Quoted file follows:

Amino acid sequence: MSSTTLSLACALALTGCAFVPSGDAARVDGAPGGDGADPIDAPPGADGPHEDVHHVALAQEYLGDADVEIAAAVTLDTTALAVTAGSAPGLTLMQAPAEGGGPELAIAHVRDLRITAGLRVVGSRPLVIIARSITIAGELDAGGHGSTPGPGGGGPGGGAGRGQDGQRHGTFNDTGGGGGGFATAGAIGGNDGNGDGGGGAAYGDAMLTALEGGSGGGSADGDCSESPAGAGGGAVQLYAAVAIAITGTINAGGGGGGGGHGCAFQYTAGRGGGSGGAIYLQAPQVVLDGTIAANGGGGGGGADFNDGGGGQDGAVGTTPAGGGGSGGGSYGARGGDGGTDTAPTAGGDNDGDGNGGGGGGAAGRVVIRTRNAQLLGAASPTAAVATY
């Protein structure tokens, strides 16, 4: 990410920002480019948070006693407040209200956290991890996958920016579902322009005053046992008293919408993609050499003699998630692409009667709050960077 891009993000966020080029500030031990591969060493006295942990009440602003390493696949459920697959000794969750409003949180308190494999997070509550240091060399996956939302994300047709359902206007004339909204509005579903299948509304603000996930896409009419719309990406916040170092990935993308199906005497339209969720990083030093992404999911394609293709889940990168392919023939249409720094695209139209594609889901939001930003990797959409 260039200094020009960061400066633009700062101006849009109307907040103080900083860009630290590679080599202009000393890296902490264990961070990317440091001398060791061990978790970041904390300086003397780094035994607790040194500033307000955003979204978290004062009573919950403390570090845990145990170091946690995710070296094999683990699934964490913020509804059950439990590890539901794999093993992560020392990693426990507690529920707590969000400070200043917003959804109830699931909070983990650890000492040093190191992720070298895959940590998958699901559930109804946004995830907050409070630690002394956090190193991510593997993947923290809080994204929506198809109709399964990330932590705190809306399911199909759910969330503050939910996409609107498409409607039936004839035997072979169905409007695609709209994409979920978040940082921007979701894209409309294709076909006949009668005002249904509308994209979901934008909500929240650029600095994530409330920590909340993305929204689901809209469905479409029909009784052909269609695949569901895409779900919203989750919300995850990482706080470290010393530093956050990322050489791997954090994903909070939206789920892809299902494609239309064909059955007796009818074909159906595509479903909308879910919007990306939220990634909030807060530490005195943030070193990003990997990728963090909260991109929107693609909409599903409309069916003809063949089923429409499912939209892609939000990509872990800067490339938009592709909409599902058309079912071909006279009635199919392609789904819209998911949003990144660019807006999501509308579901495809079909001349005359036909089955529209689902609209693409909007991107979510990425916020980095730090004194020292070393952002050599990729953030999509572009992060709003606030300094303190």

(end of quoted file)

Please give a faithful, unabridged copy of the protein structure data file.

Amino acid sequence: MSSTTLSLACALALTGCAFVPSGDAARVDGAPGGDGADPIDAPPGADGPHEDVHHVALAQEYLGDADVEIAAAVTLDTTALAVTAGSAPGLTLMQAPAEGGGPELAIAHVRDLRITAGLRVVGSRPLVIIARSITIAGELDAGGHGSTPGPGGGGPGGGAGRGQDGQRHGTFNDTGGGGGGFATAGAIGGNDGNGDGGGGAAYGDAMLTALEGGSGGGSADGDCSESPAGAGGGAVQLYAAVAIAITGTINAGGGGGGGGHGCAFQYTAGRGGGSGGAIYLQAPQVVLDGTIAANGGGGGGGADFNDGGGGQDGAVGTTPAGGGGSGGGSYGARGGDGGTDTAPTAGGDNDGDGNGGGGGGAAGRVVIRTRNAQLLGAASPTAAVATY
């Protein structure tokens, strides 16, 4: 990410920002480019948070006693407040209200956290991890996958920016579902322009005053046992008293919408993609050499003699998630692409009667709050960077 891009993000966020080029500030031990591969060493006295942990009440602003390493696949459920697959000794969750409003949180308190494999997070509550240091060399996956939302994300047709359902206007004339909204509005579903299948509304603000996930896409009419719309990406916040170092990935993308199906005497339209969720990083030093992404999911394609293709889940990168392919023939249409720094695209139209594609889901939001930003990797959409 260039200094020009960061400066633009700062101006849009109307907040103080900083860009630290590679080599202009000393890296902490264990961070990317440091001398060791061990978790970041904390300086003397780094035994607790040194500033307000955003979204978290004062009573919950403390570090845990145990170091946690995710070296094999683990699934964490913020509804059950439990590890539901794999093993992560020392990693426990507690529920707590969000400070200043917003959804109830699931909070983990650890000492040093190191992720070298895959940590998958699901559930109804946004995830907050409070630690002394956090190193991510593997993947923290809080994204929506198809109709399964990330932590705190809306399911199909759910969330503050939910996409609107498409409607039936004839035997072979169905409007695609709209994409979920978040940082921007979701894209409309294709076909006949009668005002249904509308994209979901934008909500929240650029600095994530409330920590909340993305929204689901809209469905479409029909009784052909269609695949569901895409779900919203989750919300995850990482706080470290010393530093956050990322050489791997954090994903909070939206789920892809299902494609239309064909059955007796009818074909159906595509479903909308879910919007990306939220990634909030807060530490005195943030070193990003990997990728963090909260991109929107693609909409599903409309069916003809063949089923429409499912939209892609939000990509872990800067490339938009592709909409599902058309079912071909006279009635199919392609789904819209998911949003990144660019807006999501509308579901495809079909001349005359036909089955529209689902609209693409909007991107979510990425916020980095730090004194020292070393952002050599990729953030999509572009992060709003606030300094303190």